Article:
Within this regional context, multiple contradictions at the national level in countries such as Argentina and Brazil also tend to affect the external policies of their governments. Argentina has applied to join the BRICS group while remaining subject to the neoliberal conditions accompanying the debt agreement with the U.S. controlled International Monetary Fund negotiated by the corrupt previous government of Mauricio Macri. At the same time that relations of Latin American and Caribbean countries with China have advanced very positively, those countries’ governments continue to participate in the Organization of American States despite its nature and role as a neocolonial tool of the United States. Only Cuba, Nicaragua and Venezuela have rejected it.
The regional policy of the United States consists very clearly of using multiple types of interference to weaken the capacity of the region’s nations to defend their national sovereignty. The U.S. goal is to provoke crisis and polarization across Latin America and the Caribbean so as to facilitate its economic, cultural, political and even juridical control and influence. This constant multifaceted interference by the United States, whether directly through its military, diplomats, corporations and bankers or by means of its various local allies, has caused insecurity, violence and political instability in many countries of the region.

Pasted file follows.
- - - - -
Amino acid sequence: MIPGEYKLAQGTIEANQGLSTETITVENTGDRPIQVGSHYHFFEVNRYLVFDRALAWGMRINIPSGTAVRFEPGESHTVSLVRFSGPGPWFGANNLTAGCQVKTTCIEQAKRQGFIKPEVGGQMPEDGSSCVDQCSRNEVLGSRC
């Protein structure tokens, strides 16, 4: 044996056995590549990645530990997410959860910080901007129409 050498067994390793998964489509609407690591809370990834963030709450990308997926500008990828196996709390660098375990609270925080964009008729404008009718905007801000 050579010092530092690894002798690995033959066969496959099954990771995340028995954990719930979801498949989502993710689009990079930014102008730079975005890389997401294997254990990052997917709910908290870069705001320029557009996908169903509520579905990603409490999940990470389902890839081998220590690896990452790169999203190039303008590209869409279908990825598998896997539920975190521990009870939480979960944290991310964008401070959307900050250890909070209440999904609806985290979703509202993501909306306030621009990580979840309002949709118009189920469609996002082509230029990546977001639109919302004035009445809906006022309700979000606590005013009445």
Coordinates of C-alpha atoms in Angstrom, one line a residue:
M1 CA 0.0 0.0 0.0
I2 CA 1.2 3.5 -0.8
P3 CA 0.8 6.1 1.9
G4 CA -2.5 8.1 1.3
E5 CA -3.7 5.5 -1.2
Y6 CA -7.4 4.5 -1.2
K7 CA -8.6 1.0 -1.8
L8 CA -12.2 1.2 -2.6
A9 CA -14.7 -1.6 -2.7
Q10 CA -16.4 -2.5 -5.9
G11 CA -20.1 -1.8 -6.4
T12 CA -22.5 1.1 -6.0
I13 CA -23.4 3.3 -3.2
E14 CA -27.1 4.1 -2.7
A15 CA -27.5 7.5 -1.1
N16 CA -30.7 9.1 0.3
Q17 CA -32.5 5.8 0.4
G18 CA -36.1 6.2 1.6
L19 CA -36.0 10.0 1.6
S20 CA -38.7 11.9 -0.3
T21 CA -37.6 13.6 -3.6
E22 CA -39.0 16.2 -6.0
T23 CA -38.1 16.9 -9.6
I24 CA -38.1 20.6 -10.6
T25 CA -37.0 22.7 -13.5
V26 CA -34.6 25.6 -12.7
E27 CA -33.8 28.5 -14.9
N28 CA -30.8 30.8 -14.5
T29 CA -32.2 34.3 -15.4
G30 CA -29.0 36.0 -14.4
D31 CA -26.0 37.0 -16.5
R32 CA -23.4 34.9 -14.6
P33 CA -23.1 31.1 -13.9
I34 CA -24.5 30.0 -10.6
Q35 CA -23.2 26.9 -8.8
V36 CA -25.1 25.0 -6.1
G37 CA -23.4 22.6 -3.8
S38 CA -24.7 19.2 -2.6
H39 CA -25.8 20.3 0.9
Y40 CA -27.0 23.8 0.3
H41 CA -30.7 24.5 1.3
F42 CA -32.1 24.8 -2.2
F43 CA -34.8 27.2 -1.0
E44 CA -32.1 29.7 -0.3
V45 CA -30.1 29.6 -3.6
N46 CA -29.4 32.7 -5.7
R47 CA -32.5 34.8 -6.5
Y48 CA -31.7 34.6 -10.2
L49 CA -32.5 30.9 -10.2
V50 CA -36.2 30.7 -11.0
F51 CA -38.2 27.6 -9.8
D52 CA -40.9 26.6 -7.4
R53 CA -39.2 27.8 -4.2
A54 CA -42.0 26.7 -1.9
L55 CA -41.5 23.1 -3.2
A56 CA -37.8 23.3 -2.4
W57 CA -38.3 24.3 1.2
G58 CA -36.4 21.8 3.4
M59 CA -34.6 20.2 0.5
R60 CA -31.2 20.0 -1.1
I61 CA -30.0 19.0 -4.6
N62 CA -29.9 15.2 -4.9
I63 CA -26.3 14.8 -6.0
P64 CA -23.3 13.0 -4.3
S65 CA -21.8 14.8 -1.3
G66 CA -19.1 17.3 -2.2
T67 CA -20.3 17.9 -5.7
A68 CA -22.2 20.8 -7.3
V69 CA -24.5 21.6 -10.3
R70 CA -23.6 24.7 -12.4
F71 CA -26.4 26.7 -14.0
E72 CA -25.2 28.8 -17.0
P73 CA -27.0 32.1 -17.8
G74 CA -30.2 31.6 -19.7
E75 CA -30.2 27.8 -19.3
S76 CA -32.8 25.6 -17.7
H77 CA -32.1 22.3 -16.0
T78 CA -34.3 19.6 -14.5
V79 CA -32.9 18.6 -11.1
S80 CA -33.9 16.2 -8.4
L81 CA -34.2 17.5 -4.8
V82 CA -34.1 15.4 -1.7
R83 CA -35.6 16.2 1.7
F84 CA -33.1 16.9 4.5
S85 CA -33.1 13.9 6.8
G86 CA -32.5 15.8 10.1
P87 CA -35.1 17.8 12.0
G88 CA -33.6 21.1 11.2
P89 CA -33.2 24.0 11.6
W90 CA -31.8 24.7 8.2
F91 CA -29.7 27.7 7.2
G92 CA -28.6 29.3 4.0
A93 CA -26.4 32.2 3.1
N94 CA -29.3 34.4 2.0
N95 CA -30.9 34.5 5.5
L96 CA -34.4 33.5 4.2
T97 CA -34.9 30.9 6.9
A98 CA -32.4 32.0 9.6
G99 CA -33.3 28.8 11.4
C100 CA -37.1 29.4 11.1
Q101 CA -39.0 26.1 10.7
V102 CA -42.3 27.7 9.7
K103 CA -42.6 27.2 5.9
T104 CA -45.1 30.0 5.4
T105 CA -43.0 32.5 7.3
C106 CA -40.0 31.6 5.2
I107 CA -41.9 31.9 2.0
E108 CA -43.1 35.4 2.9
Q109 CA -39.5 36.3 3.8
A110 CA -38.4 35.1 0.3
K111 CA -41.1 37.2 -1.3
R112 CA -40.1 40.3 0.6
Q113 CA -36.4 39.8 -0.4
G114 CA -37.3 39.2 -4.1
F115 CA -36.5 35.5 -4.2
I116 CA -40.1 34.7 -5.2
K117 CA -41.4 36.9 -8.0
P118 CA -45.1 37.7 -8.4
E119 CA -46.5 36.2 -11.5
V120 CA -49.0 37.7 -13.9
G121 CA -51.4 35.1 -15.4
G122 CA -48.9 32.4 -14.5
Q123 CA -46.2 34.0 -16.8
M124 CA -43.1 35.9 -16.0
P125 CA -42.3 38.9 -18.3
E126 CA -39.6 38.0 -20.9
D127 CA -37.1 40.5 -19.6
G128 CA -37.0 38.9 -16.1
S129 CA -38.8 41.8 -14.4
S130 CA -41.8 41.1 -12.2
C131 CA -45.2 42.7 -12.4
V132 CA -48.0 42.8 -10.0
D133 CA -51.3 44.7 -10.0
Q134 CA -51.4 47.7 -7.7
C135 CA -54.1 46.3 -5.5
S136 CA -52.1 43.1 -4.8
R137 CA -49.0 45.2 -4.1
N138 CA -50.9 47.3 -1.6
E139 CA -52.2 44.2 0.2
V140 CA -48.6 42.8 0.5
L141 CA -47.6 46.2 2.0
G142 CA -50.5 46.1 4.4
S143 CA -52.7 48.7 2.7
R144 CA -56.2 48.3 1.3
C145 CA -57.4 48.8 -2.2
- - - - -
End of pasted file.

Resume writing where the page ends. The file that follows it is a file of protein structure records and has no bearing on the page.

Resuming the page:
In Ecuador and Haiti, there is acute violence and a collapse of the authority of those countries’ governments. In Peru, the government of Pedro Castillo has been paralyzed by an institutional and legal war waged relentlessy by the political opposition. Brazil is also highly polarized. Lula da Silva won the recent election with a very small margin of votes, supported by a coalition with many internal differences. Upon assuming office, he will have to face an opposition-dominated legislature in a country where most of its component states will also be governed by the opposition.